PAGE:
However, putting future workloads on an alternative platform is a much simpler way to avoid burgeoning costs and lay the groundwork for evaluating longer-term changes.
This option gives teams time to gain expertise in the new platform and evaluate it within their environment – without the risks inherent in lift-and-shift migrations.
Although VMware has dominated the virtualization market, interest in its competitors has increased since Broadcom’s acquisition was announced in 2022.
Meanwhile, alternative platforms – from public cloud to hyperconverged infrastructures to containerization – abound. According to Forrester analysts Michelle Pelino and Naveen Chhabra, “twenty percent of VMware enterprise customers will escape the VMware stack” as soon as 2024.
To prepare for this option, infrastructure teams need to first evaluate the alternatives.
- What are their pricing structures?
- What would our licensing, storage, and workload costs look like using an alternative platform?
- How easy would it be to integrate the alternative platform into our current environment?
Infrastructure leaders also need to ensure they can sufficiently monitor and manage their existing VMware environment and new platform or virtualization vendor together.
After all, VMware Aria Operations (vROps) is designed for VMware and won’t work in all other environments. Do you know how you would maintain critical observability over a multi-vendor virtual environment?
Preparing VMware Exit Options
Despite the challenges, companies need to at least consider the possibility of exiting VMware entirely.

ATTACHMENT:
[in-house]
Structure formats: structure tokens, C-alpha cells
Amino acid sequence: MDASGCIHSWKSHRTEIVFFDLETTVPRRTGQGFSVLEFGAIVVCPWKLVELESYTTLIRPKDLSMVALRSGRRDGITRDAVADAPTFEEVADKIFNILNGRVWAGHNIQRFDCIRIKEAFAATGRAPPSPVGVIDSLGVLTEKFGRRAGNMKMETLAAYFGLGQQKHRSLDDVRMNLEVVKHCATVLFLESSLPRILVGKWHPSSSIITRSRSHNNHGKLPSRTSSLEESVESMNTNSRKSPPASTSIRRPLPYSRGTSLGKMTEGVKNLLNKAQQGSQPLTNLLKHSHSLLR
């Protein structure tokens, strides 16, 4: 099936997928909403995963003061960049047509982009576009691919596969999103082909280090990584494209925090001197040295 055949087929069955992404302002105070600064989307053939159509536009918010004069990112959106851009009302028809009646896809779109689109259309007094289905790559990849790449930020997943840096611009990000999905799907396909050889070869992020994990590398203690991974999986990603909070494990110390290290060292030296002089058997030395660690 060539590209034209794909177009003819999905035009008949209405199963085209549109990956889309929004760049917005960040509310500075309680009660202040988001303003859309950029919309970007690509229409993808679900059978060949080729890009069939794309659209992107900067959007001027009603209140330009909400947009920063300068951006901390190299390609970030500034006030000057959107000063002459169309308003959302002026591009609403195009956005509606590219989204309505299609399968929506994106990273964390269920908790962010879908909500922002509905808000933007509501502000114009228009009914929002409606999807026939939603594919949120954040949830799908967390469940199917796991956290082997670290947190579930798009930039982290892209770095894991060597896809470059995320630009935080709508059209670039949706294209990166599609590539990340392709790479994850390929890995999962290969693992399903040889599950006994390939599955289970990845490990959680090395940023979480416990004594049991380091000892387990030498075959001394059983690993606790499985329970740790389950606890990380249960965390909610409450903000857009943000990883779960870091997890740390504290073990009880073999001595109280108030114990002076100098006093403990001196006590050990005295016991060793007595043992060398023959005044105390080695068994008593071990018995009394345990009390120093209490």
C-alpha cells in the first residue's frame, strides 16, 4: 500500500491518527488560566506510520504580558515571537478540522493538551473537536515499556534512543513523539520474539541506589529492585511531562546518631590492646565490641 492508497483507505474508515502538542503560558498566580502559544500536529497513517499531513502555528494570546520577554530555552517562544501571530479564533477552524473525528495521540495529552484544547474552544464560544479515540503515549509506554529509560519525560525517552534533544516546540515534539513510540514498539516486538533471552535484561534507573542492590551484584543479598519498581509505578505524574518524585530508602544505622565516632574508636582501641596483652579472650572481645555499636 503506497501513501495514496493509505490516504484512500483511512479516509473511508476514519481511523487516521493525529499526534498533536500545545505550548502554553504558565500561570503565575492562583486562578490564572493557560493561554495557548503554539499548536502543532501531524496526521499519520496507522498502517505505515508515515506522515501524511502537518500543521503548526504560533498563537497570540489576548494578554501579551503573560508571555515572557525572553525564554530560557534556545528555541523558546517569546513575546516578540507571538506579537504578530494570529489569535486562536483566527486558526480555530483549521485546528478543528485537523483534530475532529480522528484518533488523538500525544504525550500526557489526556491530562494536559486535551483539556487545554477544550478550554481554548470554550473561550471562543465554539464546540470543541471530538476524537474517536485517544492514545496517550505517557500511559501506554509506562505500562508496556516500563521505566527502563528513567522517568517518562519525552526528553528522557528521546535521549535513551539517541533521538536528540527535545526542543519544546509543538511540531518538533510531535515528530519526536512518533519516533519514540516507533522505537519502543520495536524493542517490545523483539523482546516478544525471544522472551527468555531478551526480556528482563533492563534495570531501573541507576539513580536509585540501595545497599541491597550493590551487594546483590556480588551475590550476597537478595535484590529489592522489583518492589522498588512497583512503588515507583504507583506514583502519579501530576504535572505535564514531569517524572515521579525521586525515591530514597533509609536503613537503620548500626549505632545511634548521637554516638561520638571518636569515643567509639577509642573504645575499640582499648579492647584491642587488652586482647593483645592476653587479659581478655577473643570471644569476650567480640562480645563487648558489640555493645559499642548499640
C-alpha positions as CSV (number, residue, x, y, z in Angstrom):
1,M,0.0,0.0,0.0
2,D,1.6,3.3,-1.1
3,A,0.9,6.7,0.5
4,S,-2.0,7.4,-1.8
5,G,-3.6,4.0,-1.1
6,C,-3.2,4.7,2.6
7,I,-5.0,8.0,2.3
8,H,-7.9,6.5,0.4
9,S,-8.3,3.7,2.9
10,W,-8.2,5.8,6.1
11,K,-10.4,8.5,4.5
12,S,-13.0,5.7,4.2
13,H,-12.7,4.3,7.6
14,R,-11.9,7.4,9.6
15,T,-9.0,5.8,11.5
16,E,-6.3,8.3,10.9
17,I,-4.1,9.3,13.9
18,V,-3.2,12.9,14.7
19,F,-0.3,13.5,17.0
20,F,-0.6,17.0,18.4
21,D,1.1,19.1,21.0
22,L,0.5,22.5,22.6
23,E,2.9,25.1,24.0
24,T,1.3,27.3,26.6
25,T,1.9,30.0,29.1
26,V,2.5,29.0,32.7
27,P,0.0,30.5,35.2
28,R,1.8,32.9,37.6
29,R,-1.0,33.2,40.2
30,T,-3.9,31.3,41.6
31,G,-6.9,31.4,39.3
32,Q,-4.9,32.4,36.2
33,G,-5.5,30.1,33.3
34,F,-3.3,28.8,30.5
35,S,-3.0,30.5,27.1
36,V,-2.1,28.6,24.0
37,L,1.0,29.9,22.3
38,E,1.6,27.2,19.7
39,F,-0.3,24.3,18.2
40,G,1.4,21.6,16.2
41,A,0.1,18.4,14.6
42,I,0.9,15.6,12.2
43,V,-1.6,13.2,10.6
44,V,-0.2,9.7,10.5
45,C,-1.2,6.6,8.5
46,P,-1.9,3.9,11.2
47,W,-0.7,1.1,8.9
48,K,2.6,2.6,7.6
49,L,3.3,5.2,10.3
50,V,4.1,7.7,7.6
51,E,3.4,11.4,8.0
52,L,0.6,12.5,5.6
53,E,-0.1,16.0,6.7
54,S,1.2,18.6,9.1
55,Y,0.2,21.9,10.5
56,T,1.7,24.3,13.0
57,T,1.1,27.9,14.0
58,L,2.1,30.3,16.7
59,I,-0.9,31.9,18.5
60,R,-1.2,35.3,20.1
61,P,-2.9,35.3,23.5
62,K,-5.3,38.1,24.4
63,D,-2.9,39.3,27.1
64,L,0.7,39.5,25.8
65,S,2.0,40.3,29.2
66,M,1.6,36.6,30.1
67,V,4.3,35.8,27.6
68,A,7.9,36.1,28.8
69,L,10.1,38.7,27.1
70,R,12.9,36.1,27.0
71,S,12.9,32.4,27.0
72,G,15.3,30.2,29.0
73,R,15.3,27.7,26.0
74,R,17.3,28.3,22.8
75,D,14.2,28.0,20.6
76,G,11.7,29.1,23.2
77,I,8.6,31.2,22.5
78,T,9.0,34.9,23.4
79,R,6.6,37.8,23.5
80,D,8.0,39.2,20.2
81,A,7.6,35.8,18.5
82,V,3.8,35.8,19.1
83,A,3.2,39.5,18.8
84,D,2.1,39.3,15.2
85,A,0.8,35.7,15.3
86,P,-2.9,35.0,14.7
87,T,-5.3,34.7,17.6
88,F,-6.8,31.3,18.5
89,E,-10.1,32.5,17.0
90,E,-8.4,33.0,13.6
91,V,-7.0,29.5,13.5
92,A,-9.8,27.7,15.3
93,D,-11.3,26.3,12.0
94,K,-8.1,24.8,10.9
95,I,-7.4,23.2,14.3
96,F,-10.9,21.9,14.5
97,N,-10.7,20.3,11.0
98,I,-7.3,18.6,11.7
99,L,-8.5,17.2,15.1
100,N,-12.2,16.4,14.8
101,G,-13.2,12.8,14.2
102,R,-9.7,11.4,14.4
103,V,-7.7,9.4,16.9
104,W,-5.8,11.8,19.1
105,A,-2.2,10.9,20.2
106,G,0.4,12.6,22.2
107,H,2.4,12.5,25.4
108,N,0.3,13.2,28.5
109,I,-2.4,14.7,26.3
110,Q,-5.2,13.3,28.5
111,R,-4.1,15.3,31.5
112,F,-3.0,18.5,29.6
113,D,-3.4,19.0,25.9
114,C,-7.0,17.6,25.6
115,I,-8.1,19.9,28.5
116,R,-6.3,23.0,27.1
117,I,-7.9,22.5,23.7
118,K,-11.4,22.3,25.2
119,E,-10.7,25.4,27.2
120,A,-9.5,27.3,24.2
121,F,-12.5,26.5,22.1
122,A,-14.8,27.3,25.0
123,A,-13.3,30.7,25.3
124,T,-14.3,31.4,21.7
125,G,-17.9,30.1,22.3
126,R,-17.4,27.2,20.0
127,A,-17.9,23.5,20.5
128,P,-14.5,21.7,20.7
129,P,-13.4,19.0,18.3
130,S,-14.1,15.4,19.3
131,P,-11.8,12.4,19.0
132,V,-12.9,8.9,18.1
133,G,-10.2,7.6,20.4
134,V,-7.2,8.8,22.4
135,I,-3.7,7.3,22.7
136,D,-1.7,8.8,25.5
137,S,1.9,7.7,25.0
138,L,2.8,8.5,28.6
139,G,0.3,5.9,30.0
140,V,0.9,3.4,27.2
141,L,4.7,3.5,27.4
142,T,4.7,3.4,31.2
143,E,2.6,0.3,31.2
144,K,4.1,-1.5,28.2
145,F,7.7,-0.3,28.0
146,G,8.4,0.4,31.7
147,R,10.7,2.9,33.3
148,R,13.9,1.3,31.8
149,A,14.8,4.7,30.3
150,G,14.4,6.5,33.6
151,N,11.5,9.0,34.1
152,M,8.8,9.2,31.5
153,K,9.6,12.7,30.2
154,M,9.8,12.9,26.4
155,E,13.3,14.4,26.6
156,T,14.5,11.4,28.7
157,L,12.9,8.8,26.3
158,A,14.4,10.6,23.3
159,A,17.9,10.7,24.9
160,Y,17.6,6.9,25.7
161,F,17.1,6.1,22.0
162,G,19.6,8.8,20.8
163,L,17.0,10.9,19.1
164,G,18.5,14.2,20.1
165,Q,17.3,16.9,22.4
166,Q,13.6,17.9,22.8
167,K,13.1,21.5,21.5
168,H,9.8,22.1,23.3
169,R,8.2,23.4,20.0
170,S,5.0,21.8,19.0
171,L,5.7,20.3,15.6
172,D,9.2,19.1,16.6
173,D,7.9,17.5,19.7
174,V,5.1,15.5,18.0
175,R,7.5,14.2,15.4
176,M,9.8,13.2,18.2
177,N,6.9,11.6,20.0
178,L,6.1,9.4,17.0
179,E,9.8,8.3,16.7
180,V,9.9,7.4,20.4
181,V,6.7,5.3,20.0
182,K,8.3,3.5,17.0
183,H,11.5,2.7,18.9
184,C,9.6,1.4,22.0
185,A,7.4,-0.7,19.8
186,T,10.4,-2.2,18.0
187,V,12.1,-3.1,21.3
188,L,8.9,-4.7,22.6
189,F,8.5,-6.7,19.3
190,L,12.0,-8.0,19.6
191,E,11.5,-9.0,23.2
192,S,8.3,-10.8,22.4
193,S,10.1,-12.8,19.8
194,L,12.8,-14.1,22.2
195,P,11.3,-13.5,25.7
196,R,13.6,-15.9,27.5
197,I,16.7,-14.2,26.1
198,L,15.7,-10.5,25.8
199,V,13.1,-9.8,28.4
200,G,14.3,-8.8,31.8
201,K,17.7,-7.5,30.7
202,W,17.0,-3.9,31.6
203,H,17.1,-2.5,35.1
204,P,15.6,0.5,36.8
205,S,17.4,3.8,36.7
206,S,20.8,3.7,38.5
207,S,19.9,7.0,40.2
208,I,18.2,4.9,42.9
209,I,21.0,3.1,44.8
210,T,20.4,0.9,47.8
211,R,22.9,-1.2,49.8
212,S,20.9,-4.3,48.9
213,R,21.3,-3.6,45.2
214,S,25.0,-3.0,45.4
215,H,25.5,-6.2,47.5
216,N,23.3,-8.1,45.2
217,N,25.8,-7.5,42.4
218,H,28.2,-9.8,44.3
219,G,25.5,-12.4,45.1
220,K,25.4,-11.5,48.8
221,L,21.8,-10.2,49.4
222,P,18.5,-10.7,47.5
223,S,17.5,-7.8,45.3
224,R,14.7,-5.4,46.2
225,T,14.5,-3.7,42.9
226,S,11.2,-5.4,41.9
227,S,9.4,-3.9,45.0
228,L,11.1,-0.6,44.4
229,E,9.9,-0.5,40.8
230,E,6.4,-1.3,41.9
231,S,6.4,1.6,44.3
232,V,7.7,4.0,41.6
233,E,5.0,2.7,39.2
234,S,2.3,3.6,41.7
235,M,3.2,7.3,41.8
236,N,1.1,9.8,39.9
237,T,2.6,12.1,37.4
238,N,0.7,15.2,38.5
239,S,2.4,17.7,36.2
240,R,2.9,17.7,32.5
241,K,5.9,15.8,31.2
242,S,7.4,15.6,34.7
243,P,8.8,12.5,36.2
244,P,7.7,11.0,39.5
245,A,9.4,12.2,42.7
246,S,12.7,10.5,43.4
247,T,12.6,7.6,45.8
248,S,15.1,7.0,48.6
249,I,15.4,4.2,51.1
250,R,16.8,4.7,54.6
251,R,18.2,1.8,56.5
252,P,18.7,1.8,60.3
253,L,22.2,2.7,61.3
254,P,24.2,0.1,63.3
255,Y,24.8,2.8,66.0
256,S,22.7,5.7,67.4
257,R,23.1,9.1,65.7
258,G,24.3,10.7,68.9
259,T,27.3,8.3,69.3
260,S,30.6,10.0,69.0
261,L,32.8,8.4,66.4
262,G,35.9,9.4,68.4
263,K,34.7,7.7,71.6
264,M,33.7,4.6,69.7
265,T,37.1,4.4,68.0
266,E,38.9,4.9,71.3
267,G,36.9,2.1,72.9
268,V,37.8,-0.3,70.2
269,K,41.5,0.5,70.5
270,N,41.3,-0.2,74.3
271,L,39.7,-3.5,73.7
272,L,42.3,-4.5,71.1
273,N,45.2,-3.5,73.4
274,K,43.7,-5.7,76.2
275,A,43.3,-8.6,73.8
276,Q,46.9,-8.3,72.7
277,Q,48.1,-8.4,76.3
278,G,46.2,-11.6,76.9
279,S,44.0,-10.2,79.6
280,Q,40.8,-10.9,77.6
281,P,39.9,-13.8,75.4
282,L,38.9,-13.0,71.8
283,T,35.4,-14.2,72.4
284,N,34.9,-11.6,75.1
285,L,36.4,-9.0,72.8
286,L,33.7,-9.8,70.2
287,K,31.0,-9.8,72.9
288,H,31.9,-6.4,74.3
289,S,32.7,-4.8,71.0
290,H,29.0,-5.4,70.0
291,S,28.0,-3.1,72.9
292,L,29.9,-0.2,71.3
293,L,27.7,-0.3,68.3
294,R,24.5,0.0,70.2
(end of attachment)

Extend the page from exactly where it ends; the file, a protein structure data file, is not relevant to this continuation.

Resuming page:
It’s the most drastic option, but no contingency plan is complete without considering the worst-case scenario. And there is always the possibility that prices could become too burdensome – especially for small and midsize organizations, who typically comprise a smaller share of large vendors’ revenue.
In fact, Gartner analysts Philip Dawson and Michael Warrilow propose in “Predicts 2024: Mind the Gap Between Infrastructure and Infrastructure Platforms” that:
“Through 2028, disruptions in the server virtualization market will result in more than 60% of enterprises accelerating their public cloud migrations and exploring the revirtualization of existing virtual workloads.”
In order to weigh the pros and cons of such a major decision, organizations need a way to compare what their current workloads cost, what they would cost under a new VMware pricing structure, and what they would cost on a different platform or vendor.
For example, Visual One Intelligence™ includes a price modeling feature that directly compares actual vs. expected costs of any workload – perfect for evaluating whether or not to move workloads to the cloud or to another vendor.